REVIEW by Jonathan EdwardsNWR Issue 105
by Alison Moore
Alison Moore’s second novel, He Wants
, arrives with a slew of recommendations for her first, The Lighthouse,
which was shortlisted for the Man Booker Prize and the National Book Awards in 2012. One imagines He Wants
to be a big important novel, tackling themes like politics or history, the sort of thing to impress prize judges, but which might leave the rest of us cold. Instead, at less than two hundred pages, it is a refreshingly human novel in scale and focus. It is an important book, though, and for an important reason. It goes for, and hits, that best and most elusive of targets – the human heart.
The novel opens with a character called Sydney who has arranged to meet a woman in a café. When he gets there, he discovers that a man he owes money to is due to arrive any minute. He dips into a house opposite to hide, only to discover that the owner has a room to rent. When he shows it Sydney, it is in fact the owner’s son’s room, complete with his bedspread and decorations, which must be retained by any tenant in case he comes back, at which point the tenant would need to move out. This episode opens up a vein of comic writing about bizarre situations which is one of the real strengths of the novel. On another occasion, the novel’s central character, Lewis, goes to the pub for a pint and a sausage, and the landlady spontaneously begins giving him a hair cut in the pub’s front room, his silver locks falling to the carpet as those around him drink their beers and eat their steak and kidney puddings. It’s at moments like this that the novel veers most pleasingly towards the territory of someone like Don DeLillo or The Edible Woman
-era Margaret Atwood.
One initial disappointment is that it is Lewis, rather than the more apparently interesting Sydney, who emerges as the protagonist. The choice of someone staid as a central character is always going to be a slight risk dramatically, and Lewis is, apparently, boring. He has worked as an RE teacher for all his life at the school he attended himself, hasn’t travelled much and, in a moment which typifies Moore’s great talent at skewering character with detail, has only ever had one addiction – to Strepsils. Given such ability to illuminate character so quickly, and given the novel’s fascinating opening, it initially seems a bit of a shame that it gets a little bogged down in exposition of Lewis’ character early on.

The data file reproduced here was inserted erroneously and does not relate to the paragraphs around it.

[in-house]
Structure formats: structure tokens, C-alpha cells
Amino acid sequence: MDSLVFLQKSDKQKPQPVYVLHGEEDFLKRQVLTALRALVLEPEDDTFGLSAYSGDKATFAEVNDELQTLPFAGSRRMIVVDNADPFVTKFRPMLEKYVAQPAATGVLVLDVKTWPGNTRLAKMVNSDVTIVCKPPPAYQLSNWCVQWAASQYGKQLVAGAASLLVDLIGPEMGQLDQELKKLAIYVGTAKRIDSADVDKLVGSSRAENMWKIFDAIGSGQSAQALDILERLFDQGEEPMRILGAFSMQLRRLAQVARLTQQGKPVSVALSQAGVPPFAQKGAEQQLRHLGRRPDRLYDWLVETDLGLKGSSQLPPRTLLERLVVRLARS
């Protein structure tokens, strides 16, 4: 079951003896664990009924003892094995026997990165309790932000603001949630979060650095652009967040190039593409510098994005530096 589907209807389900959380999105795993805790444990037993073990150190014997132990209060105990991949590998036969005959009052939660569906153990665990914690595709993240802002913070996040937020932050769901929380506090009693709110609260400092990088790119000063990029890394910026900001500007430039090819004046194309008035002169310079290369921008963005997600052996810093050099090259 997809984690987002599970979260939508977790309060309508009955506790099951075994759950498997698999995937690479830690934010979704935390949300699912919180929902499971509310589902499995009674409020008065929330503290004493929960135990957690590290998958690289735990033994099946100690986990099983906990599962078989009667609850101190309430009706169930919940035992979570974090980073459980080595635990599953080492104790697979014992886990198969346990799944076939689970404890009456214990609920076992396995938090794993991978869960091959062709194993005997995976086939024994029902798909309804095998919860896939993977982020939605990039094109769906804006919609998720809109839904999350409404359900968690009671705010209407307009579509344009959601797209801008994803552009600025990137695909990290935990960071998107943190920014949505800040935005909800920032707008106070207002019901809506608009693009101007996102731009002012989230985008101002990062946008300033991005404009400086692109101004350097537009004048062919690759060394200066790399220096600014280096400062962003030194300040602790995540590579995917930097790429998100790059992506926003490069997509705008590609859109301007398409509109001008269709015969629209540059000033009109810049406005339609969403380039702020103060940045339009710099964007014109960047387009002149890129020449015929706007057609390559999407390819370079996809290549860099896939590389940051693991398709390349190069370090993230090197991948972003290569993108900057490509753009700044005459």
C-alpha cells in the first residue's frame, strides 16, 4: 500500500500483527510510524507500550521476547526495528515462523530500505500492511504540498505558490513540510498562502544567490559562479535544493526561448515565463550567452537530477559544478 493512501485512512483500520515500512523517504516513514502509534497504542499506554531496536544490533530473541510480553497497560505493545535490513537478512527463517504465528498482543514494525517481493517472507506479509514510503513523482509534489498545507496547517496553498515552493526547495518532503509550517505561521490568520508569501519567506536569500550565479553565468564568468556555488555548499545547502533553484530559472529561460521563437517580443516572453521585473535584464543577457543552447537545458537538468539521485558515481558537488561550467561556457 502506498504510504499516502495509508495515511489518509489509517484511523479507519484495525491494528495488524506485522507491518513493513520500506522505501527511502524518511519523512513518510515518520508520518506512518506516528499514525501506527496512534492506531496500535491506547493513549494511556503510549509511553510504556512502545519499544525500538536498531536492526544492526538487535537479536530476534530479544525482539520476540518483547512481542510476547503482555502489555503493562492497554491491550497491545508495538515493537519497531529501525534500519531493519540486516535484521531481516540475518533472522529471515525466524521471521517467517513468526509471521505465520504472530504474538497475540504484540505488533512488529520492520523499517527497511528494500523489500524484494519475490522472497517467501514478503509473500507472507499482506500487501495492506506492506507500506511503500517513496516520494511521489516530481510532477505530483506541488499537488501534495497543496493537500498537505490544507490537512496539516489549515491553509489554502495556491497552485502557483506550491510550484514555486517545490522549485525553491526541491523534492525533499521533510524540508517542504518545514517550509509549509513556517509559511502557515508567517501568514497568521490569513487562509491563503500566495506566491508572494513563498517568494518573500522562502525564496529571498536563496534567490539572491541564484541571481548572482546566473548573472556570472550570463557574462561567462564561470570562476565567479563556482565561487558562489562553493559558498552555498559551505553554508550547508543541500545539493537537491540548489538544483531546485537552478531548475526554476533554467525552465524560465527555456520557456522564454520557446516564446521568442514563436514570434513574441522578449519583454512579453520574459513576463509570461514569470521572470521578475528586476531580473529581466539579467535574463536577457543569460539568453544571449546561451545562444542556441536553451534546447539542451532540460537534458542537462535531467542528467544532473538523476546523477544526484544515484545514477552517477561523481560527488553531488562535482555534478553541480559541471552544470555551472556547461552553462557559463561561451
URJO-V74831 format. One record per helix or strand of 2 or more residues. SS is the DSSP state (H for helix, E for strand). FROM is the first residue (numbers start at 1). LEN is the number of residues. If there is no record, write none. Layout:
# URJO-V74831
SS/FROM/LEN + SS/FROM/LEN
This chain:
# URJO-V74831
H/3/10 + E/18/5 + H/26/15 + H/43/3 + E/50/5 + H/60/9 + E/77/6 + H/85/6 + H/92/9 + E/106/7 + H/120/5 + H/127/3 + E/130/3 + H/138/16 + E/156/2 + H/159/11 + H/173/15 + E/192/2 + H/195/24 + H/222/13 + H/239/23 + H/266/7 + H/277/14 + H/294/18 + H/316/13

However, the time spent here reveals itself later in the book to have been spent well. In line with its title, the novel becomes a deeply moving – without ever being sentimental – portrayal of Lewis’ lifelong love of and yearning for Sydney. Despite Lewis’ marriage, his child, the fact that he’s a pensioner and hasn’t spoken to Sydney since he was eighteen, this has never gone away. He Wants
becomes a novel for the life, in all of us, that we could have lived. This is echoed, so successfully, through the character of Lawrence, Lewis’ father, who lives in a nursing home. When he was a child, Lawrence was responsible for the death of his cousin in a hunting accident, after which the cousin’s father, Uncle Ted, moved to Australia and never spoke to Lawrence again. Ever since then, Lawrence has written continually to his uncle to apologise and continues to do so, even though there’s no real chance that his uncle is still alive and he has no idea whereabouts he lived and even though if his uncle were to write to him, Lawrence’s own last-known residence has been demolished years ago:
He does not know his Uncle Ted’s address but sends his letters care of the post office. He does not know which city or town his Uncle Ted might be in, so he spreads the letters around. He has sent them to Sydney, Melbourne, Brisbane and Perth; to Adelaide, Wollongong, Townsville and Cairns; to Darwin, Toowoomba, Ballarat and Bendigo; to Canberra, Orange, Coffs Harbour and Broken Hill; to Albany and Albury and Bunbury; to Shepparton, Whyalla, Mount Isa and Mackay; to Rockhampton, Bundaberg, Port Hedland and Port Lincoln; to Maryborough and Alice Springs; to Tamworth and Wagga Wagga.
It is in writing like this, in its portrayal of impossible and fantastical yearning, that He Wants
can be said to achieve something like beauty. True, the novel isn’t perfect. While the ending is left nicely open, for example, it can seem rushed, while an incident in which Lewis is responsible for the blinding of a child in a Chemistry lab accident seems a little out-of-place with the character we have come to know and love. But these are small problems in a witty and very moving novel. He Wants
has no focus on politics and the history it explores is purely personal, but with its striking originality and its emotive focus on human beings, it deserves all the plaudits and awards it might get.
was runner up for the Cardiff International Poetry Competition in 2012, won the Terry Hetherington award for young writers in 2010, and is the author of My Family & Other Superheroes
, his debut collection, has just been shortlisted for the Costa book award
’s poetry category.
previous review: Fauverie
next review: In Reality: Selected Poems